Anita Bjork was born in 1923 in Talberg, Sweden. She has been a leading light on Sedish theatre for many years. In 2009 she was on stage in “Love Letters”. On film she has appeared in “Det kom en gast” in 1947 and in 1951 “Miss Julie”. In 1954 she starred with Gregory Peck in “Night People”. She died in 2012.
Her “Telegraph” obituary:
She is best remembered for her role as Miss Julie in Alf Sjöberg’s 1951 screen adaptation of Strindberg’s classic play, which won the top prize at that year’s Cannes Film Festival . It was a superb performance by Anita Björk, combining youthful beauty and charm with undertones of ambition and determination, and many predicted that she had a brilliant international future.
On the strength of that role, Alfred Hitchcock wanted to use her in his 1953 film I Confess alongside Montgomery Clift’s Roman Catholic priest who, charged with murder, is unable to prove his innocence because the killer has come clean only in Confession.
But when Anita Björk reported for duty on the set in Hollywood accompanied by her lover, the writer Stig Dagerman, and their daughter, Warner Bros took fright at employing a star with an illegitimate child and sent her packing; the role went to Anne Baxter instead.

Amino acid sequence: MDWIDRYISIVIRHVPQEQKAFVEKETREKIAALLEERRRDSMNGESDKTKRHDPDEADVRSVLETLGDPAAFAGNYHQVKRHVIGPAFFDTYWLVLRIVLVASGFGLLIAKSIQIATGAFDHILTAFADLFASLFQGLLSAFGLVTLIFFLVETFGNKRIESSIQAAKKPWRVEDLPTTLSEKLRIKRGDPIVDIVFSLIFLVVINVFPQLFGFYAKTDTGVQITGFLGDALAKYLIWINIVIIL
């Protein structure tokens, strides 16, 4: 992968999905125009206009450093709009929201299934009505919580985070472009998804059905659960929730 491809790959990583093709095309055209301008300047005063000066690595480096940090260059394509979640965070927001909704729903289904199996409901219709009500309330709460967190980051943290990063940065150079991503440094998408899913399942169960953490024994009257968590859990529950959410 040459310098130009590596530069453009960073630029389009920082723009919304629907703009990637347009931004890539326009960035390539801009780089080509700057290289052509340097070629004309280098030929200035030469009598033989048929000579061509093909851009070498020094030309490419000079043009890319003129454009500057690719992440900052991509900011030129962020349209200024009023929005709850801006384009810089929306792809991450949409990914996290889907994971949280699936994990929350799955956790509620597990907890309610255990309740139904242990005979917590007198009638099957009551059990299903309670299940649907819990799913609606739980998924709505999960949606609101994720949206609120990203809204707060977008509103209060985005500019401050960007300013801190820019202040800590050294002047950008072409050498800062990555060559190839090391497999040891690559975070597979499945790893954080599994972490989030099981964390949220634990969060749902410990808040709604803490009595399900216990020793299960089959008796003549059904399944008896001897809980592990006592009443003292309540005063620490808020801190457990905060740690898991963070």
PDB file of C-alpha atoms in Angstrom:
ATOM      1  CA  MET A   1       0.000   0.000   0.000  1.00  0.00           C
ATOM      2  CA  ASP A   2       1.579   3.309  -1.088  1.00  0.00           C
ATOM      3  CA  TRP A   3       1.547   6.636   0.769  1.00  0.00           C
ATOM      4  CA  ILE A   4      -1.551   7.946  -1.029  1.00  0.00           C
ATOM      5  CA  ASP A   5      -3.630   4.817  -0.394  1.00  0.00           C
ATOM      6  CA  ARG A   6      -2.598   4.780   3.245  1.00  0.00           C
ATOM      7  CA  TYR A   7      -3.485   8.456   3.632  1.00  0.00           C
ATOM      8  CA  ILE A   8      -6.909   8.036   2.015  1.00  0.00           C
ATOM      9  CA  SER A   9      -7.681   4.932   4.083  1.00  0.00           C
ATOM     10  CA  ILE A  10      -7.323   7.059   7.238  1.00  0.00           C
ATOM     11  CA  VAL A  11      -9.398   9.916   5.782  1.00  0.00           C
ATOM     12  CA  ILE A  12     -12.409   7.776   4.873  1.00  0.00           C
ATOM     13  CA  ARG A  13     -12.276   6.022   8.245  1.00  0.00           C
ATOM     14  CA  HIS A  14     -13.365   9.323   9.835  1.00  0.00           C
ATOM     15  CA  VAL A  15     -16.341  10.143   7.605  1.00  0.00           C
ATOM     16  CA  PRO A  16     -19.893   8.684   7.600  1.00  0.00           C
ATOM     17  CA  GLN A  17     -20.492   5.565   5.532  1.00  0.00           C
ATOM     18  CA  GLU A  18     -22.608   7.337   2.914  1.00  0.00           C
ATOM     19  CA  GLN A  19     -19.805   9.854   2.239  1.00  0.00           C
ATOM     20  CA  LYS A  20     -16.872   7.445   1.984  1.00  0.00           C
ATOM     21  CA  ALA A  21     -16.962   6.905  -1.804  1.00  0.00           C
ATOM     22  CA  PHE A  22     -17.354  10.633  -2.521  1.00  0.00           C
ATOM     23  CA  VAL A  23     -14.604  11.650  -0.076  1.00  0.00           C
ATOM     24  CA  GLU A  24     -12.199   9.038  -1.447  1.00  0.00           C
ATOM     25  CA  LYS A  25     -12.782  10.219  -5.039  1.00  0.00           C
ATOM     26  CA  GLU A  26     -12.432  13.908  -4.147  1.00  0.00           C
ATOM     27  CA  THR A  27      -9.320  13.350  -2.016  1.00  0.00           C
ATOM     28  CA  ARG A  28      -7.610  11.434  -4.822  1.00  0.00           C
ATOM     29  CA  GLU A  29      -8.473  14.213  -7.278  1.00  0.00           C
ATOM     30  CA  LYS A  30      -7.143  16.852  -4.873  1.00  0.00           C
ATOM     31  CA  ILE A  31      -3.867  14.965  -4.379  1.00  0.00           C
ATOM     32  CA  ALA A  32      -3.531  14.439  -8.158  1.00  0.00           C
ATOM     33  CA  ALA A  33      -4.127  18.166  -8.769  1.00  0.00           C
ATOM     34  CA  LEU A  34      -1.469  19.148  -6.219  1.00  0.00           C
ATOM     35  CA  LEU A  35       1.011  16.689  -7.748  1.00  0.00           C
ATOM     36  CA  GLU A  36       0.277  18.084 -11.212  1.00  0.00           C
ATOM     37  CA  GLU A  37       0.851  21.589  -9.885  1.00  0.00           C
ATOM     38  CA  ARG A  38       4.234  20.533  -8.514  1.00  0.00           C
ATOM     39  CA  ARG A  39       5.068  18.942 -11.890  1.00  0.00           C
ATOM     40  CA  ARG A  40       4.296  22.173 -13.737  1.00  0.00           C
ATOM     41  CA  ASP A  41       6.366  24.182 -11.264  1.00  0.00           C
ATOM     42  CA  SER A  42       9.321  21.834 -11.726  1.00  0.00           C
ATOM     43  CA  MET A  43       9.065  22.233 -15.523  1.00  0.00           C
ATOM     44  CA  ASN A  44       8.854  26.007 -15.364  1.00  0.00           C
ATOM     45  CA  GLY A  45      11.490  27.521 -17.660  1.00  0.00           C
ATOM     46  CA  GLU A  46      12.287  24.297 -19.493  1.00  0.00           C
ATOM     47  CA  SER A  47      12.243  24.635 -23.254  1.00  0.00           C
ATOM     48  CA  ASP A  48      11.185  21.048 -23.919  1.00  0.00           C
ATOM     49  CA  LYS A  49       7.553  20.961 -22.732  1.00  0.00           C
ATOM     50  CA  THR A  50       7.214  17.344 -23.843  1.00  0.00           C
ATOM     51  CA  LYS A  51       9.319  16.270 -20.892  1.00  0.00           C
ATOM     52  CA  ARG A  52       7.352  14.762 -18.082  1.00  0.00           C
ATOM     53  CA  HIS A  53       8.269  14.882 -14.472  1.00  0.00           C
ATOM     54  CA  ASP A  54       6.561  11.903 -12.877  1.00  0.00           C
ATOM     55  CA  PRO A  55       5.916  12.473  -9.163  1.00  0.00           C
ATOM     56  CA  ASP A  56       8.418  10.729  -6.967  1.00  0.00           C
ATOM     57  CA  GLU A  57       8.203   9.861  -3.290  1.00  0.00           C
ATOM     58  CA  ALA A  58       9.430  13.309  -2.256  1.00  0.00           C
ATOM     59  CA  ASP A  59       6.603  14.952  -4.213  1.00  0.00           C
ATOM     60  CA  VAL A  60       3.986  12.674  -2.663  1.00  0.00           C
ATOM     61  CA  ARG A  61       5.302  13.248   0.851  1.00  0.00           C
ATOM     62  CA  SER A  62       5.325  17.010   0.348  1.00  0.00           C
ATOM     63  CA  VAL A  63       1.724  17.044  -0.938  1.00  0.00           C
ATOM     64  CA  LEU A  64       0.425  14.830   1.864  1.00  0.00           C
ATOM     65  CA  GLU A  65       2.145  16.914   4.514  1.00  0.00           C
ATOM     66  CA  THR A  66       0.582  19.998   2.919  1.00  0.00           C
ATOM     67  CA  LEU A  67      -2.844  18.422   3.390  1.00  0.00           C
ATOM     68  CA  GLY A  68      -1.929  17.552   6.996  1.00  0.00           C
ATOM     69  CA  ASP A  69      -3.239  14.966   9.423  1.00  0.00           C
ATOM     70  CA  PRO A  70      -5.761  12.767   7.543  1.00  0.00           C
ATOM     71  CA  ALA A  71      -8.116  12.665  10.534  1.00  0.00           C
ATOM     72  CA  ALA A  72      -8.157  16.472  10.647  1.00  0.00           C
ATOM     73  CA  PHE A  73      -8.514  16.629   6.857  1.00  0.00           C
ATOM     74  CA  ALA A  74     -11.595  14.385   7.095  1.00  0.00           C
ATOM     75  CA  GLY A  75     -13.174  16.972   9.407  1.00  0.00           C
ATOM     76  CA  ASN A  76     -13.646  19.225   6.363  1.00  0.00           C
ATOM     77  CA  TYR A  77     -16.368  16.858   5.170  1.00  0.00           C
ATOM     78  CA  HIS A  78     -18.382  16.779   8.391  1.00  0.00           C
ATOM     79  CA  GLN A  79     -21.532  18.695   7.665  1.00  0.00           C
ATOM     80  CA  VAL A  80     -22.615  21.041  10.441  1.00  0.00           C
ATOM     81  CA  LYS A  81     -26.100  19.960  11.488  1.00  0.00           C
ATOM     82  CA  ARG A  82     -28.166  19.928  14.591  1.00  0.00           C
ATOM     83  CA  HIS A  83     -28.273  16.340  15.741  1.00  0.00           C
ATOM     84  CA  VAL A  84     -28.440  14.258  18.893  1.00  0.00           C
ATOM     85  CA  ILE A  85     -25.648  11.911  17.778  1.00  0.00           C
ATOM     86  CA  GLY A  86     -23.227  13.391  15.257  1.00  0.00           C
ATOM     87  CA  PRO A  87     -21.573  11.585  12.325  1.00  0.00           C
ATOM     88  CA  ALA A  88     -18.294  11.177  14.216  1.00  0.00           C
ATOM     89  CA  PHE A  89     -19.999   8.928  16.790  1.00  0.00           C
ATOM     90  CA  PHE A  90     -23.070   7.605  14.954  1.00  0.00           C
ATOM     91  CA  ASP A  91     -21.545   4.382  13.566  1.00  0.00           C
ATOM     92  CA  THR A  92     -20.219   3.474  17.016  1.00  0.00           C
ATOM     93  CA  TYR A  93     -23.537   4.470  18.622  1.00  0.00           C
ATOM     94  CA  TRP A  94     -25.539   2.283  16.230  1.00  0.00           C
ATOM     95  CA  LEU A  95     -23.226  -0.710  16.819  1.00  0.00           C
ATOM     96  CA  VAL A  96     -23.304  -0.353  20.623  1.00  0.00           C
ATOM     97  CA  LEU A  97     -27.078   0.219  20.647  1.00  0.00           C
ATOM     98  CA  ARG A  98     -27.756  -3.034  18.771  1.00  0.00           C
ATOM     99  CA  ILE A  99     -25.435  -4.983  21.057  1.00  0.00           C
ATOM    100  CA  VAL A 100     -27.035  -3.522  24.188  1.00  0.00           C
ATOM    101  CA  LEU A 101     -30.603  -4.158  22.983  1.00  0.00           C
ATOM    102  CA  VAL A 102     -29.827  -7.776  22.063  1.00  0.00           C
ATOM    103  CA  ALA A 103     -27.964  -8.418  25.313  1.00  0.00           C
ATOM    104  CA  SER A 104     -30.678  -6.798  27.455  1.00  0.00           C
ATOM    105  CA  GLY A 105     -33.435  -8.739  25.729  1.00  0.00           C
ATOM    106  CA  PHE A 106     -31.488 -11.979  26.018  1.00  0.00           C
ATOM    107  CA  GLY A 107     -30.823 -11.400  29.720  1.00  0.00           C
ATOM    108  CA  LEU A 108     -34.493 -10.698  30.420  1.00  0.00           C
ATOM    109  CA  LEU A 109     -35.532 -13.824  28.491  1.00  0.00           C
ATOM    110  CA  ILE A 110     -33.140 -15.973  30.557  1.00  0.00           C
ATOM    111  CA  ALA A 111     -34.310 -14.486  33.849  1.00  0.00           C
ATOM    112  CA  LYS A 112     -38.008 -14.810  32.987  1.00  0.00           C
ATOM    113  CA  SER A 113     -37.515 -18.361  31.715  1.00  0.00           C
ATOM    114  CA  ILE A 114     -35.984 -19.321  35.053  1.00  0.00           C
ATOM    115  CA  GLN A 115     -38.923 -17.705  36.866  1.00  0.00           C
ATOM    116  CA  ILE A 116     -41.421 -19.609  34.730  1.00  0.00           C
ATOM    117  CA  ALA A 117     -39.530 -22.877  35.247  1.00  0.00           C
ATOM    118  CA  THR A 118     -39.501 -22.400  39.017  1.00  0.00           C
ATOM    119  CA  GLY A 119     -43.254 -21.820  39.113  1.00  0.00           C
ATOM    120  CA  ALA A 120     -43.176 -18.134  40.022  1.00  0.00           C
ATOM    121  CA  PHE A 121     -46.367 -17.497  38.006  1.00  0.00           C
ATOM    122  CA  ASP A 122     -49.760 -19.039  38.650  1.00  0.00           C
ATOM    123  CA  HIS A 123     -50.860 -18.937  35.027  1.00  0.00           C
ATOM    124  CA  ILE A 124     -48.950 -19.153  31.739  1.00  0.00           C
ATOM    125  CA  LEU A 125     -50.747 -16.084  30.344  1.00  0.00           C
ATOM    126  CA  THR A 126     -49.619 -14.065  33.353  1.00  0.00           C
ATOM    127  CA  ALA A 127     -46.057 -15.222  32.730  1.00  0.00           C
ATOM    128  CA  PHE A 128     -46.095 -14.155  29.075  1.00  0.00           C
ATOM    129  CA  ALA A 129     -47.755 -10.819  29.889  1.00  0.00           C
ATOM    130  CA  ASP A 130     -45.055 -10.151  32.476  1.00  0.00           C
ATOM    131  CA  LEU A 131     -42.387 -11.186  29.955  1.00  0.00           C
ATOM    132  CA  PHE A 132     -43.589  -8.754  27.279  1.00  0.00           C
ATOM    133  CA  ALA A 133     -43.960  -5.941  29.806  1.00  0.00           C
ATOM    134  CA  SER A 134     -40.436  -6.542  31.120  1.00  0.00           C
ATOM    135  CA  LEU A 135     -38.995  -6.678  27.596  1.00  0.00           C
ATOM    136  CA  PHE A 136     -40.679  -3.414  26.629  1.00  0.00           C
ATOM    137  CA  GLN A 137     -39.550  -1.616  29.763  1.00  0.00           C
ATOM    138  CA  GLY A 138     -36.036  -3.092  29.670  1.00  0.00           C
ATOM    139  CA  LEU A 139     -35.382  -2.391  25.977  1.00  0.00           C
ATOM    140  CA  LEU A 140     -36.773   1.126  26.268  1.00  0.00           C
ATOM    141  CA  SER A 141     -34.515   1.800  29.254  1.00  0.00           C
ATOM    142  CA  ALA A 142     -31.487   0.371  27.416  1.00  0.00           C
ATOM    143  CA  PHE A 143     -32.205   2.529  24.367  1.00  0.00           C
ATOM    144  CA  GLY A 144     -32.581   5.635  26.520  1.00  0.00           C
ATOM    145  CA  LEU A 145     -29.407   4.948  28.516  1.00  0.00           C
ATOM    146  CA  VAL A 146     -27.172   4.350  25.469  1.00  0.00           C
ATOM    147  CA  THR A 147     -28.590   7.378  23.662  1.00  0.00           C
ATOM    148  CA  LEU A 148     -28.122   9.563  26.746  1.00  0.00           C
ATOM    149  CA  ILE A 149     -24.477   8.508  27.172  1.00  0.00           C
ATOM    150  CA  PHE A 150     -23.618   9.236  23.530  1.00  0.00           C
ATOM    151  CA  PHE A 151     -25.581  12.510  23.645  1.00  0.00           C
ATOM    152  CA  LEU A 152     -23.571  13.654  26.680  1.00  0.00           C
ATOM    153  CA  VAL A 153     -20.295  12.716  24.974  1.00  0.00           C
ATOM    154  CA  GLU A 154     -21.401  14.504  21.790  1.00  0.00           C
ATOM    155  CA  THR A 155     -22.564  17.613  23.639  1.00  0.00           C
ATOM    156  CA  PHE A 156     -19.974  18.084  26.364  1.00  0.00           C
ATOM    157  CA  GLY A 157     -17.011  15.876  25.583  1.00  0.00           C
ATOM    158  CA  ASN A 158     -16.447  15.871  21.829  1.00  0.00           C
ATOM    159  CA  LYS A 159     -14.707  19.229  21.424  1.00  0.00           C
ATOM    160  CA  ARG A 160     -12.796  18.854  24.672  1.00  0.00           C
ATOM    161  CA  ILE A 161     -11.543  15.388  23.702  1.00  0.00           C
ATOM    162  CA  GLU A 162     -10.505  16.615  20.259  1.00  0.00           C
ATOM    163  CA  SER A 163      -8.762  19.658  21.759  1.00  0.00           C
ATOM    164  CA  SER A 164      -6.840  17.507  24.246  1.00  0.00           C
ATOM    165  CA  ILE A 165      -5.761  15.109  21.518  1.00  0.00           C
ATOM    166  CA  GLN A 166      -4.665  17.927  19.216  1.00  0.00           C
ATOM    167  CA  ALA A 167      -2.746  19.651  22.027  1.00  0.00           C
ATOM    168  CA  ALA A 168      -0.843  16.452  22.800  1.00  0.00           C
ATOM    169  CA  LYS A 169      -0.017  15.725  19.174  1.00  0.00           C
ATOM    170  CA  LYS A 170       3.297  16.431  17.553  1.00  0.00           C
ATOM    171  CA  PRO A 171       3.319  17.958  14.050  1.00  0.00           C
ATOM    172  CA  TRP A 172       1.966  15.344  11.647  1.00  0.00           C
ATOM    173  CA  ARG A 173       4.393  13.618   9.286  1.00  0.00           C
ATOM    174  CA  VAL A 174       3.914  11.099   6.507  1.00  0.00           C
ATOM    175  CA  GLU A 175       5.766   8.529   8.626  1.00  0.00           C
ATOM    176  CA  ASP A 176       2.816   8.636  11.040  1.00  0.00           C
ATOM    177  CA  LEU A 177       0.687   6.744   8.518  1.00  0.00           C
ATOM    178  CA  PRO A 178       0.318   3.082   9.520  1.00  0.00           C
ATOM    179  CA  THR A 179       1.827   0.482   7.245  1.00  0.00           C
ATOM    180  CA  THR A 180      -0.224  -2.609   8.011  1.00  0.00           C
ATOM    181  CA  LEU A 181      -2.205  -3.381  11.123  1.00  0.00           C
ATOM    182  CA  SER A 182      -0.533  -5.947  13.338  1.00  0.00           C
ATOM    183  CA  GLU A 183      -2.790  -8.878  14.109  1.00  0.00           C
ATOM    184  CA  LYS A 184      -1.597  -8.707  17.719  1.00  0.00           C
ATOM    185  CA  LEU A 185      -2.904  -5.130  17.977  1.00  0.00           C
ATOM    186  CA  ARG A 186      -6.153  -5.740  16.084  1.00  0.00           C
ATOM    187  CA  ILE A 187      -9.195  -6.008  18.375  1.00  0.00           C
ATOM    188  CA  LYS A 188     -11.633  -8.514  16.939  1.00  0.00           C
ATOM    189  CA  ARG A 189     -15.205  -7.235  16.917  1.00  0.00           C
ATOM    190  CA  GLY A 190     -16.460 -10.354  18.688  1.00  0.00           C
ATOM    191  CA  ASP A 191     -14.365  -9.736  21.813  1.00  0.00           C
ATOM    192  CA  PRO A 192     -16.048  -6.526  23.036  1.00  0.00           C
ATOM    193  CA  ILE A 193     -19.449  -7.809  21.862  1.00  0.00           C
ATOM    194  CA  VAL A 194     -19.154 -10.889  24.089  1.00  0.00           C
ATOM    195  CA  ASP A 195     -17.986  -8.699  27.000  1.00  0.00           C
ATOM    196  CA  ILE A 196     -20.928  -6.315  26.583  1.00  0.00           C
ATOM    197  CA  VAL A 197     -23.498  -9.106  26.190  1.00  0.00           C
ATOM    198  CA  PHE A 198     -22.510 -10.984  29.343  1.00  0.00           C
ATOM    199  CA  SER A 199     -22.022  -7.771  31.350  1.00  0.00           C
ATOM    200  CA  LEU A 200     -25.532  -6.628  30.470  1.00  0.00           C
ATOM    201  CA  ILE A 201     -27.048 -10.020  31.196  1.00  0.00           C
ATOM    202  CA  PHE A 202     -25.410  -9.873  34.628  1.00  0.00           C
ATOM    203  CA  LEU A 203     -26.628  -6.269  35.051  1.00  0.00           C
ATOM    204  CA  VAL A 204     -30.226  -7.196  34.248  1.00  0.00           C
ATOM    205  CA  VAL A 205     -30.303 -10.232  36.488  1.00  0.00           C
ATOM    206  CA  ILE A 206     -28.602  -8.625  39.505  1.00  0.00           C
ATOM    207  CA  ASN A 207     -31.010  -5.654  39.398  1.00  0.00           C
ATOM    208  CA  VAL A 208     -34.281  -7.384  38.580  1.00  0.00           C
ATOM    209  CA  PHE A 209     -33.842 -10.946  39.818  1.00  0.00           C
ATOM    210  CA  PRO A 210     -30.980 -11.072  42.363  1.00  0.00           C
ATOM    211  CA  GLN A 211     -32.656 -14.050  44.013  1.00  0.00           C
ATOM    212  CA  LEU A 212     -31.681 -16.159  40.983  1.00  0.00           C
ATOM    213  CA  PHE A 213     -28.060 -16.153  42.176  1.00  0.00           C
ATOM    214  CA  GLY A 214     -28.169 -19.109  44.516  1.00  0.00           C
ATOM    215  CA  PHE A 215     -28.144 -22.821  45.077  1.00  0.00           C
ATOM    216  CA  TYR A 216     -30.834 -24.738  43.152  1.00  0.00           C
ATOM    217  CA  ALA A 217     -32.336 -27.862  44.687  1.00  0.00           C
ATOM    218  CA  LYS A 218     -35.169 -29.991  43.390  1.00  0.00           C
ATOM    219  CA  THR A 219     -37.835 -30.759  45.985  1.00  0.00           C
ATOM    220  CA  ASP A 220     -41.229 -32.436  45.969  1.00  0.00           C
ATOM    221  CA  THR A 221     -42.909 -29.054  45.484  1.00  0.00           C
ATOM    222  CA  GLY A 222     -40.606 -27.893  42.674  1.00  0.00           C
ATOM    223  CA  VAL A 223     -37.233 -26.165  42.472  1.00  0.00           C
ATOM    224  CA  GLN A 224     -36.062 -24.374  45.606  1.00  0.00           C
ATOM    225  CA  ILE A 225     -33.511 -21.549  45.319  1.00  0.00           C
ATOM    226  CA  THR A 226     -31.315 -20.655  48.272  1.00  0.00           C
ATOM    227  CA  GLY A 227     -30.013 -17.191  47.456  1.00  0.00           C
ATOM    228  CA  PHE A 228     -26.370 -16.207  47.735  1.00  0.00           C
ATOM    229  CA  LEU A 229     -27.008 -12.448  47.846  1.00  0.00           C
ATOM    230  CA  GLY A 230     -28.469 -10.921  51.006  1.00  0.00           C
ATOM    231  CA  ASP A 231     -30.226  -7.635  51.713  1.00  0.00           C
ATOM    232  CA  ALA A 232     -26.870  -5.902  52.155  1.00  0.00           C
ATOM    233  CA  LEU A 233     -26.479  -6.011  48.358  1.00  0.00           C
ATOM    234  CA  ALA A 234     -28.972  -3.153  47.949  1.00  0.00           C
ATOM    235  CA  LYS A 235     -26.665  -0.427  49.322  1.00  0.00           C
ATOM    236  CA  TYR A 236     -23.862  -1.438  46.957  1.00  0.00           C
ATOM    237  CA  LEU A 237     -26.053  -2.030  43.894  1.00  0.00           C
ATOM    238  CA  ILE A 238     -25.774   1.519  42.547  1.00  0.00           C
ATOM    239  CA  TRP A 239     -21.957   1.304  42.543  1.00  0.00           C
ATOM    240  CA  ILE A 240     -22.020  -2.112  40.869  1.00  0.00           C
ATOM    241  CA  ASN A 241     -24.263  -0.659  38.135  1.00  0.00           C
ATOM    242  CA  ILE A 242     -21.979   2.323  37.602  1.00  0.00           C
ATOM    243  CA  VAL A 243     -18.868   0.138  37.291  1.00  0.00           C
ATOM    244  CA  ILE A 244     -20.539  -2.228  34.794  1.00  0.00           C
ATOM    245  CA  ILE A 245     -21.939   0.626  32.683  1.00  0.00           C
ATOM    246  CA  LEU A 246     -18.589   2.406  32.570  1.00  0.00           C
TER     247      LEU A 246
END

A second attempt to launch Anita Björk in Hollywood also misfired when the Cold War thriller Night People (1954), written and directed by Nunnally Johnson and starring Gregory Peck, failed at the box office.
Anita Björk’s career in Sweden, however, prospered. She had first been seen on screen in The Road to Heaven (1942), directed by Sjöberg, and she worked with Ingmar Bergman on one of his relatively early pictures, Secrets of Women (1952). An amusing story told by three married women about their flirtatious pasts , it was made shortly after Miss Julie and revealed in Anita Björk a comic screen presence to which she never really returned.
In later years she appeared for Mai Zetterling in Loving Couples (1964) and for Bo Widerberg in Adalen 31 (1969), about a strike in a paper factory in 1931 which has fatal consequences. But although she continued to appear on the big screen and on television until the turn of the millennium, she became most notable for her work on the Swedish stage.
Anita Björk was born at Tällberg, Sweden, on April 25 1923 and trained at the Royal Dramatic Theatre’s acting school (the Swedish equivalent of Rada) before embarking on what would become a long and distinguished career on the stage. In 1948 she appeared in Genet’s The Maids, going on play Agnes in Ibsen’s Brand, Juliette in Romeo & Juliet, and Eliza in Pygmalion.
She met Graham Greene — almost 20 years her senior — in 1954, when he was visiting his Swedish publisher and while he was still involved with the most famous of his mistresses, Catherine Walston, wife of the landowner and Labour MP Harry Walston.
Anita Björk had married Stig Dagerman in 1953, but within a year he had committed suicide. According to Michael Shelden, one of Greene’s biographers, the novelist developed “an irresistible attraction” to Anita, buying her a house near Stockholm and taking her on trips abroad, including to his villa on Capri.